Postcard from Valladolid, Spain: Iglesias and a maligned queen

Above, Iglesia de San Pablo

Valladolid was flourishing in the 15th century when Isabella I, Queen of Castile, married King Ferdinand of Aragon in the city – an elopement with private ceremonies, as they were second cousins. With the city a favored spot for the Catholic royal family members to hold court, Pope Clement VIII elevated it to a bishopric, the center of an archdiocese.

Bolstered by this recognition, city fathers launched efforts to build a suitable cathedral, the largest in Europe. Architect Juan de Herrera (1530-1597) was commissioned for the design of Nuestra Senora de la Asuncion. Despite Herrera’s death, completion appeared possible with the official establishment of Valladolid as the capital of Spain by King Philip III (1578-1621) in 1601.

The rosy future dissipated as a royal advisor standing to personally benefit through his real estate holdings persuaded Philip of the need to move the capital back to Madrid in 1606. The cathedral budget was slashed – about 60 percent.

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Postcard from Bordeaux, France: Cathedral home to royal weddings and horsefeed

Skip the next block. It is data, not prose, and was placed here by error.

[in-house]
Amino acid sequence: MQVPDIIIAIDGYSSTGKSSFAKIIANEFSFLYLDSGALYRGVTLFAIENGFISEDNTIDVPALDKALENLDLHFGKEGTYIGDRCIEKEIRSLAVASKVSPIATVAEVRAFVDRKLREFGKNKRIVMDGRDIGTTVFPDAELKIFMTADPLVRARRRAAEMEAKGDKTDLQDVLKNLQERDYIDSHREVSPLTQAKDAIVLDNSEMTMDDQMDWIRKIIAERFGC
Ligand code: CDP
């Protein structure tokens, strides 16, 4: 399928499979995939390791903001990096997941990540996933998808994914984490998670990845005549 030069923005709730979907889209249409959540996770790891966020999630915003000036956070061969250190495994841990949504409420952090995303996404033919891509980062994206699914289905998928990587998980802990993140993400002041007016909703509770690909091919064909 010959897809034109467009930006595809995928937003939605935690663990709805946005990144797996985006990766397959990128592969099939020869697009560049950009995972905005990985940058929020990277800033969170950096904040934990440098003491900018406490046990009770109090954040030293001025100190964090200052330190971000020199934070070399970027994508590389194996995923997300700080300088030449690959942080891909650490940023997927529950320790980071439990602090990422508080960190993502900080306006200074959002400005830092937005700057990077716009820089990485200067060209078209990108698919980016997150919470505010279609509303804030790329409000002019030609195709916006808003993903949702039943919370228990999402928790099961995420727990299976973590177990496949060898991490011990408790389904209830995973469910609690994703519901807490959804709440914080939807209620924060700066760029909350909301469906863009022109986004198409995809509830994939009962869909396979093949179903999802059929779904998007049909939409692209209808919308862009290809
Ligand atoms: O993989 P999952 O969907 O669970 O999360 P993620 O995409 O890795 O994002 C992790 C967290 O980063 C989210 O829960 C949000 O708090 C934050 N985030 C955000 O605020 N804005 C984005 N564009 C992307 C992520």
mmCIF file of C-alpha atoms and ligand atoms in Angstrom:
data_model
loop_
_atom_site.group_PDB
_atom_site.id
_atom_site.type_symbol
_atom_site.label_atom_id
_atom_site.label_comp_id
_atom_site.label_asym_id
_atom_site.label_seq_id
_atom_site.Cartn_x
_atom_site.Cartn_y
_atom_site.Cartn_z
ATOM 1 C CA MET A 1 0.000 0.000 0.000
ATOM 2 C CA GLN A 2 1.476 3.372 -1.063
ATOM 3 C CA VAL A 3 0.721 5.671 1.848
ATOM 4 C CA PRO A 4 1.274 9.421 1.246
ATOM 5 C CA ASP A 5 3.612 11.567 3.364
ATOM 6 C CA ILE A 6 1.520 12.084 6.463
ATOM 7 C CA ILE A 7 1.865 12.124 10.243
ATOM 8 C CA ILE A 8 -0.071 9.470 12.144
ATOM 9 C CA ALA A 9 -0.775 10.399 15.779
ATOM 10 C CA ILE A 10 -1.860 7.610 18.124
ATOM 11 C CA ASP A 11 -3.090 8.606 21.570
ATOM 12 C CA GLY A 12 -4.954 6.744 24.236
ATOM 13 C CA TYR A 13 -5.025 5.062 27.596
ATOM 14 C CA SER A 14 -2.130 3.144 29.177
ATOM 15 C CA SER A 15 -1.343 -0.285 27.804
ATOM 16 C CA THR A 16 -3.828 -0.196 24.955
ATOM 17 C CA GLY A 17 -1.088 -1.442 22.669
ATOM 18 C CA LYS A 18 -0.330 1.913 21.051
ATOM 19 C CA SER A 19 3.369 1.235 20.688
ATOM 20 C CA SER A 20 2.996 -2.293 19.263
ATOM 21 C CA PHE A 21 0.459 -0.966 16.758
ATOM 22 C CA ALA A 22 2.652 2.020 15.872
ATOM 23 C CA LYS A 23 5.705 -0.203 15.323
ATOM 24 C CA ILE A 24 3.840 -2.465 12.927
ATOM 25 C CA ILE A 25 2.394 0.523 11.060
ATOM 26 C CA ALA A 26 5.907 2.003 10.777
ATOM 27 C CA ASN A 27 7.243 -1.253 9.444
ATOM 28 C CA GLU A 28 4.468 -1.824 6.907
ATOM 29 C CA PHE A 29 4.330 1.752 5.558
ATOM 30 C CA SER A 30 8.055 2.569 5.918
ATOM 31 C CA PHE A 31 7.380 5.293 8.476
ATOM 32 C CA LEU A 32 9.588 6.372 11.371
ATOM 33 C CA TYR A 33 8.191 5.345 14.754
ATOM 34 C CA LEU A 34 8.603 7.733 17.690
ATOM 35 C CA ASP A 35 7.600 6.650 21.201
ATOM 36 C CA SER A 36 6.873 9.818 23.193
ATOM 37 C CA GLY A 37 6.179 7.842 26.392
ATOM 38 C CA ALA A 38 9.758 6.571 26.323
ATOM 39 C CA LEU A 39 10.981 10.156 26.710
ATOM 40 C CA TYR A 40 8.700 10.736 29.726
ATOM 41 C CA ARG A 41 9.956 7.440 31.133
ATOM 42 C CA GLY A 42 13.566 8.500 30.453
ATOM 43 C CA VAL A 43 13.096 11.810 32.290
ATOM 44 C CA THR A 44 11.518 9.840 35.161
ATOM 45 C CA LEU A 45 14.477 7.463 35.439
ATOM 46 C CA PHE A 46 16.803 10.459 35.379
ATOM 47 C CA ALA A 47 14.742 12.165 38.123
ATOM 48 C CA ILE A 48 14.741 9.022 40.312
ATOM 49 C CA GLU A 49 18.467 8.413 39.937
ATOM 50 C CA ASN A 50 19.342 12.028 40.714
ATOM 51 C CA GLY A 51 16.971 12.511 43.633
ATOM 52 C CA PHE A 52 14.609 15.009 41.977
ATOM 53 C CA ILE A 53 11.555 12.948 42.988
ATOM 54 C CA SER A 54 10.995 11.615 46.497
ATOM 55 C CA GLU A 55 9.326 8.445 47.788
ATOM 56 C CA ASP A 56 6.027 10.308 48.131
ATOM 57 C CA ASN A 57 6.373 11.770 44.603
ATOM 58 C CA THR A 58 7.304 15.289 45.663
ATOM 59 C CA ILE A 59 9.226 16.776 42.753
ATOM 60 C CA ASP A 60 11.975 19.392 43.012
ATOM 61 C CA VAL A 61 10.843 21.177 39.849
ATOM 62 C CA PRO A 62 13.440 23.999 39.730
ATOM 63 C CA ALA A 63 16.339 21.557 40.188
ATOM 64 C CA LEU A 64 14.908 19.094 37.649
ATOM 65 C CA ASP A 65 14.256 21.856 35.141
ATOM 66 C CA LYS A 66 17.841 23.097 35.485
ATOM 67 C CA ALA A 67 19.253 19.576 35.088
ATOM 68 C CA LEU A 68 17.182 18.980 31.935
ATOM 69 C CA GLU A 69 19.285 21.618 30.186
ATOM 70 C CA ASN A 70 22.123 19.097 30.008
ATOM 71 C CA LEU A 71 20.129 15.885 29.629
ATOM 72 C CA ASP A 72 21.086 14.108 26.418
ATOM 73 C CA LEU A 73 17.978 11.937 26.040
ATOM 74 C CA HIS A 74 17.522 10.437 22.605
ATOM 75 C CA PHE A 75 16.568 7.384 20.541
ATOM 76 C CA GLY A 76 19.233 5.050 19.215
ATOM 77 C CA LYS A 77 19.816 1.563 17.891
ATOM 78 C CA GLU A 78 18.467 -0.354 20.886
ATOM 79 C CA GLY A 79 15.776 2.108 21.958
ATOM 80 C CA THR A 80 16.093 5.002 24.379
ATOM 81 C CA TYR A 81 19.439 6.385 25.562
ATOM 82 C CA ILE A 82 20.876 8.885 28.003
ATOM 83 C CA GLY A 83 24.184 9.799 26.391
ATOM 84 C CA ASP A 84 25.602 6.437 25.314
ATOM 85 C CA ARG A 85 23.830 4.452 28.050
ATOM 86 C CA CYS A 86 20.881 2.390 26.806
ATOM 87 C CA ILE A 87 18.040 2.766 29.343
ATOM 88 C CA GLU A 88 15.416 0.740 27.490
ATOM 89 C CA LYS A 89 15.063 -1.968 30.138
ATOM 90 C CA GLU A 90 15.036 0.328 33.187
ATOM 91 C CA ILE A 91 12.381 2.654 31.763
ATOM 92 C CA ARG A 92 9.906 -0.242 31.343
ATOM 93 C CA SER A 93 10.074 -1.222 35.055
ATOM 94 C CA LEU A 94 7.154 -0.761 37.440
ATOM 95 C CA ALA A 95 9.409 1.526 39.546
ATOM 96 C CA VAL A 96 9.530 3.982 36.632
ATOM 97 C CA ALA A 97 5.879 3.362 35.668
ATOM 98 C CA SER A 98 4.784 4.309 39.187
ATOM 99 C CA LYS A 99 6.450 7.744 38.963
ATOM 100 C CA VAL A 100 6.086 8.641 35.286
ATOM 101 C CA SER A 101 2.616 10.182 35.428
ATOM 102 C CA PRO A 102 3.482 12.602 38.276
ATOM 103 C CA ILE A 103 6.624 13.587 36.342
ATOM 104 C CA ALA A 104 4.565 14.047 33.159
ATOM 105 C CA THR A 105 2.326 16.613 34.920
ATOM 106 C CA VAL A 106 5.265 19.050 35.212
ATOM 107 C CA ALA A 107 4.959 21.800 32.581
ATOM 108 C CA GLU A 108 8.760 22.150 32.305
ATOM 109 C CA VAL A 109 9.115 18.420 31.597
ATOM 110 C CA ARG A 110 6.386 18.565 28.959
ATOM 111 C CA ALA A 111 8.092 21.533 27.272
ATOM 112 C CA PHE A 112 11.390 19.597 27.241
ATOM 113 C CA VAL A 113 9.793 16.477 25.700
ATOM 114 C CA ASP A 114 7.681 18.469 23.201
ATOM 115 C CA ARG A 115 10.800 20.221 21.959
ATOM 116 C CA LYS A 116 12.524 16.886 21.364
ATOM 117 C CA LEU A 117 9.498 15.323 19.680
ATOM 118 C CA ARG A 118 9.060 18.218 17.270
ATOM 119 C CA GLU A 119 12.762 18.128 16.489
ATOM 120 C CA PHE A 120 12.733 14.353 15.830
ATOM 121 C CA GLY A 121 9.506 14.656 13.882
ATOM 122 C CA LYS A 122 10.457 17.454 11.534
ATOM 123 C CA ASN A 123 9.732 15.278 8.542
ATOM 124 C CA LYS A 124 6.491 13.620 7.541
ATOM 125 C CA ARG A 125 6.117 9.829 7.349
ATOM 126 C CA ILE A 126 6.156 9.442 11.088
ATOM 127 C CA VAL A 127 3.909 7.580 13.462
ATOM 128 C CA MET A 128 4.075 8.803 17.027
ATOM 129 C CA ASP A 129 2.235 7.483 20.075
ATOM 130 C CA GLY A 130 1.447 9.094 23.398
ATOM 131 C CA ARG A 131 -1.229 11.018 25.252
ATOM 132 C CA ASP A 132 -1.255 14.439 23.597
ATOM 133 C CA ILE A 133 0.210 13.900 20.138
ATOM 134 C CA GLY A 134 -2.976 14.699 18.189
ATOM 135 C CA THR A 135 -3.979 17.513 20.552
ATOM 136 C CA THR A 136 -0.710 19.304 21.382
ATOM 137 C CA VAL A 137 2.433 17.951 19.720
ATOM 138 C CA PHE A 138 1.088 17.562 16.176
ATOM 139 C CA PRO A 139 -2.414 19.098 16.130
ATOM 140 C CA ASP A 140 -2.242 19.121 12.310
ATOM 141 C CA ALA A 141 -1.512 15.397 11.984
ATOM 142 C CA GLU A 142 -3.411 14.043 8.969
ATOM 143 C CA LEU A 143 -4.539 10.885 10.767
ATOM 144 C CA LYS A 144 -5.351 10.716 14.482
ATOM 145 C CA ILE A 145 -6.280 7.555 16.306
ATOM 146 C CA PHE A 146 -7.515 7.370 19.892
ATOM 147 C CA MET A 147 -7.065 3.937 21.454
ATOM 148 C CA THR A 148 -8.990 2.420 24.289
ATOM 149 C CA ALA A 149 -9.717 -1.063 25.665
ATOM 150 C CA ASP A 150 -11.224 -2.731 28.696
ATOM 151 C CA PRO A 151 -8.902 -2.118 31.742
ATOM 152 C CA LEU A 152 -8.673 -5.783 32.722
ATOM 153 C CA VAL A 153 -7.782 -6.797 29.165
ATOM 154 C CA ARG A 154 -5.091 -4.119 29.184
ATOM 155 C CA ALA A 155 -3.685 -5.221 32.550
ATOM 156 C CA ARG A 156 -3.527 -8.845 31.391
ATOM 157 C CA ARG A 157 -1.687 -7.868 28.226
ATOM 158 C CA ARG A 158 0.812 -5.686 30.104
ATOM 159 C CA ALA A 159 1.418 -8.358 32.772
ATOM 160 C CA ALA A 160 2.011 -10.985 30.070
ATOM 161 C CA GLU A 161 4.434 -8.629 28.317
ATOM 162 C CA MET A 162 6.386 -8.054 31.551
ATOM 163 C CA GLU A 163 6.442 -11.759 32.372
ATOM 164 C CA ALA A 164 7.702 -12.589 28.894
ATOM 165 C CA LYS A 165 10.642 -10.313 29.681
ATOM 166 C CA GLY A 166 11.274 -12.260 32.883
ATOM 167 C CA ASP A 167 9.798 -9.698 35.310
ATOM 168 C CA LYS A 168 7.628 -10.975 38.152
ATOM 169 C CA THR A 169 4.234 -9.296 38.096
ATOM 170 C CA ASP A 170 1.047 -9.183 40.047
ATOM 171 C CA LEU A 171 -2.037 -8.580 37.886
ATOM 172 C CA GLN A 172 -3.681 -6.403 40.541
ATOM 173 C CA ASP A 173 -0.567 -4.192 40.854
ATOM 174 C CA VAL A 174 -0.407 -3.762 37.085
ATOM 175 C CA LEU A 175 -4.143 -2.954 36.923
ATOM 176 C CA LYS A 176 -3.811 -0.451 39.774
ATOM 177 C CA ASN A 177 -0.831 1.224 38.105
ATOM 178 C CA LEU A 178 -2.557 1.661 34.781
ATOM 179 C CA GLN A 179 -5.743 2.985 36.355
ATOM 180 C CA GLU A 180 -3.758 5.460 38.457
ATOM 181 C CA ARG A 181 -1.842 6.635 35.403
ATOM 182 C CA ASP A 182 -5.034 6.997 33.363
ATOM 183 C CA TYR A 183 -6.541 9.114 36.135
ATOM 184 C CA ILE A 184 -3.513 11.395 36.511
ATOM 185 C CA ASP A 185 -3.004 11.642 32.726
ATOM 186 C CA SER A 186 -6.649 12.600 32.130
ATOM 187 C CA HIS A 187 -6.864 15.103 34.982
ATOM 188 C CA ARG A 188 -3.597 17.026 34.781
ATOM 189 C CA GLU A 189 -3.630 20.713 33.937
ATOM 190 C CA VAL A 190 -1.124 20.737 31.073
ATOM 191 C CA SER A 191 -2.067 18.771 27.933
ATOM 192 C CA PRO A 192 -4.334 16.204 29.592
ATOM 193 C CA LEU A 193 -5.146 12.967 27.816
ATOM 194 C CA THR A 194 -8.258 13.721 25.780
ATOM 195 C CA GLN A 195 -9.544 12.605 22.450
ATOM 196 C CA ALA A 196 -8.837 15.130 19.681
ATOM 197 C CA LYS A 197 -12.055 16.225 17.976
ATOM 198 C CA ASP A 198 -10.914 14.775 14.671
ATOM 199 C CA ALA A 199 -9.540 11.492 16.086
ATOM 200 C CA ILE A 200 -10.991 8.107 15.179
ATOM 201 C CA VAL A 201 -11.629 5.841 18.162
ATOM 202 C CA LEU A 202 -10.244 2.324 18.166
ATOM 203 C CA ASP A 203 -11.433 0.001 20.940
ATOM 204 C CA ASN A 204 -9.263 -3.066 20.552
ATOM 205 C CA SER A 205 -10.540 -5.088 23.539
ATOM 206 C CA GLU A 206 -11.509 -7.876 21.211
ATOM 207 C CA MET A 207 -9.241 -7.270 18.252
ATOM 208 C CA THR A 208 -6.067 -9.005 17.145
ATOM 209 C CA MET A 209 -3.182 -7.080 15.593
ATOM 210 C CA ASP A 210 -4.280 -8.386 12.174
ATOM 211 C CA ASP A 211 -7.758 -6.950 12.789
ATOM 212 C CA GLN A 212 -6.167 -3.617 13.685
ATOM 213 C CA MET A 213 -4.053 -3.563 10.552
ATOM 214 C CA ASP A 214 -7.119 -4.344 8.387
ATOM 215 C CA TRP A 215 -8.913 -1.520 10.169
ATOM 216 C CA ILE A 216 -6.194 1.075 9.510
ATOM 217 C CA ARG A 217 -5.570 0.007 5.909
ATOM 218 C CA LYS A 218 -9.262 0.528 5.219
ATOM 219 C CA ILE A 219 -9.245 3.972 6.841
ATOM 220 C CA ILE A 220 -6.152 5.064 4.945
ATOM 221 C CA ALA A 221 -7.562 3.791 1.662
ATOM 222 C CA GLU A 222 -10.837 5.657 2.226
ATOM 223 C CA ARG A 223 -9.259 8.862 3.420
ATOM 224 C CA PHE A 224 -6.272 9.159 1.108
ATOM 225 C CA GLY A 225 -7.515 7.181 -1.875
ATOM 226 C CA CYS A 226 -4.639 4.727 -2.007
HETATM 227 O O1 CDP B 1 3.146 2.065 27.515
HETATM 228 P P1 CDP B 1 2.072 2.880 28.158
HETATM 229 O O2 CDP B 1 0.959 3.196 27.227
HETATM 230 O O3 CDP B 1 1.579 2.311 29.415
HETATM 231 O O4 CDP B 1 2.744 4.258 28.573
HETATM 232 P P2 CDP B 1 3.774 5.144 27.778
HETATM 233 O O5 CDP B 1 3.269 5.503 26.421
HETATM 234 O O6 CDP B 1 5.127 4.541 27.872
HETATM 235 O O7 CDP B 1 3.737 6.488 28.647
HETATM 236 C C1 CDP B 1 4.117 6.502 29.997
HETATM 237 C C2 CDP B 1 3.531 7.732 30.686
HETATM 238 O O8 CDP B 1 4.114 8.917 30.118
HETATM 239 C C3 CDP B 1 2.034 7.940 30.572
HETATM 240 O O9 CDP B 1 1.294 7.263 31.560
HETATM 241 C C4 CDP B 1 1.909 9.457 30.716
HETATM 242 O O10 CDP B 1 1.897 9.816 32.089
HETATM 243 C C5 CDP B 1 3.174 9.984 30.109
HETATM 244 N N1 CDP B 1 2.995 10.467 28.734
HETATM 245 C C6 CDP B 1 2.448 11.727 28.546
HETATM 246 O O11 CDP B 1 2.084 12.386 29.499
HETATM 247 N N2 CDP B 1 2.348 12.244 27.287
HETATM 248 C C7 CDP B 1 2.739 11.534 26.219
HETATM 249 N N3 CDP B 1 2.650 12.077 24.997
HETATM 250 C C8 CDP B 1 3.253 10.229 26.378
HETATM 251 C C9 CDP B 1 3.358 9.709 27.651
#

Above, Cathedrale-Primatiale Saint-Andre de Bordeaux

It seems as though almost a dozen streets lead directly to the grand plaza surrounding Saint Andre Cathedral, and all are rewarded with stunning views of its portals, the spires topping its bell towers or the adjacent Pey-Berland Tower. Now well disguised by later French Gothic transformations, the original Romanesque church dates to around the year 1000.

This church was the site of the wedding of 13-year-old Eleanor of Aquitaine (1122-1204) and the man who not long after their nuptials became king of France, King Louis VII (1120-1180) – making her queen. That marriage wasn’t a happy-ever-after story, and its failure led her to wed a much younger man, Henry of Anjou (1152-1189), who also would make her a queen, but of England. Will not distract you from the cathedral with the fascinating history of how her marriage to Henry II made the Aquitaine region of France part of England for three centuries.

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Postcard from Merida, Mexico: Home of the first cathedral finished in the Americas

santiago church merida yucatan mexico

Above, Bells at the Top of the Facade of the Santiago Church in Merida

Under supervision of Spanish architects, Mayan laborers began building the Cathedral of Merida in 1562 with stones pillaged from one of their own temples. The cathedral was finished before the close of the 16th century and dedicated to the new outpost’s patron saint, San Ildefonso of Toledo (607-667).

As Ildefonso was conducting Mass in his role of Bishop of Toledo, Spain, brilliant light suddenly illuminated the entire church. Many of the celebrants fled in fear, but those who remained witnessed the Virgin Mary herself descend and enthrone herself at the altar. Grateful for his devotion and defense of her purity, she even gifted him with a splendid vestment, a chasuble, from her own son’s wardrobe. His association with the miraculous illumination must provide Merida with extra excuses to set off fireworks on his feast day, January 23.

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